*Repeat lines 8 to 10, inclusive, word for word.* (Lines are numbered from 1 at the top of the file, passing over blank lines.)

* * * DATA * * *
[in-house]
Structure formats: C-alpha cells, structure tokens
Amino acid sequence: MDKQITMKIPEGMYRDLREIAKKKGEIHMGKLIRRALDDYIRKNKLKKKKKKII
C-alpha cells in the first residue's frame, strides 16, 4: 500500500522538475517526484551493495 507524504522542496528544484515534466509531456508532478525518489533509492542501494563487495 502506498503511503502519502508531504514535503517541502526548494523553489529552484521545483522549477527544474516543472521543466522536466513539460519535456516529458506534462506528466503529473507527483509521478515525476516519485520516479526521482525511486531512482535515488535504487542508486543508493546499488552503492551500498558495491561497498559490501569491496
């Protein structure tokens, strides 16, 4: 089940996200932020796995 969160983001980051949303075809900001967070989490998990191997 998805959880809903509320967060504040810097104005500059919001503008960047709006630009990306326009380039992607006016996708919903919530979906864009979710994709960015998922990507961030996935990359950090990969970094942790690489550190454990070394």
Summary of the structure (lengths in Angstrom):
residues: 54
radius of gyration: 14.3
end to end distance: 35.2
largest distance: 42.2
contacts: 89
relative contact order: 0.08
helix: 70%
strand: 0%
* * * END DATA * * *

radius of gyration: 14.3
end to end distance: 35.2
largest distance: 42.2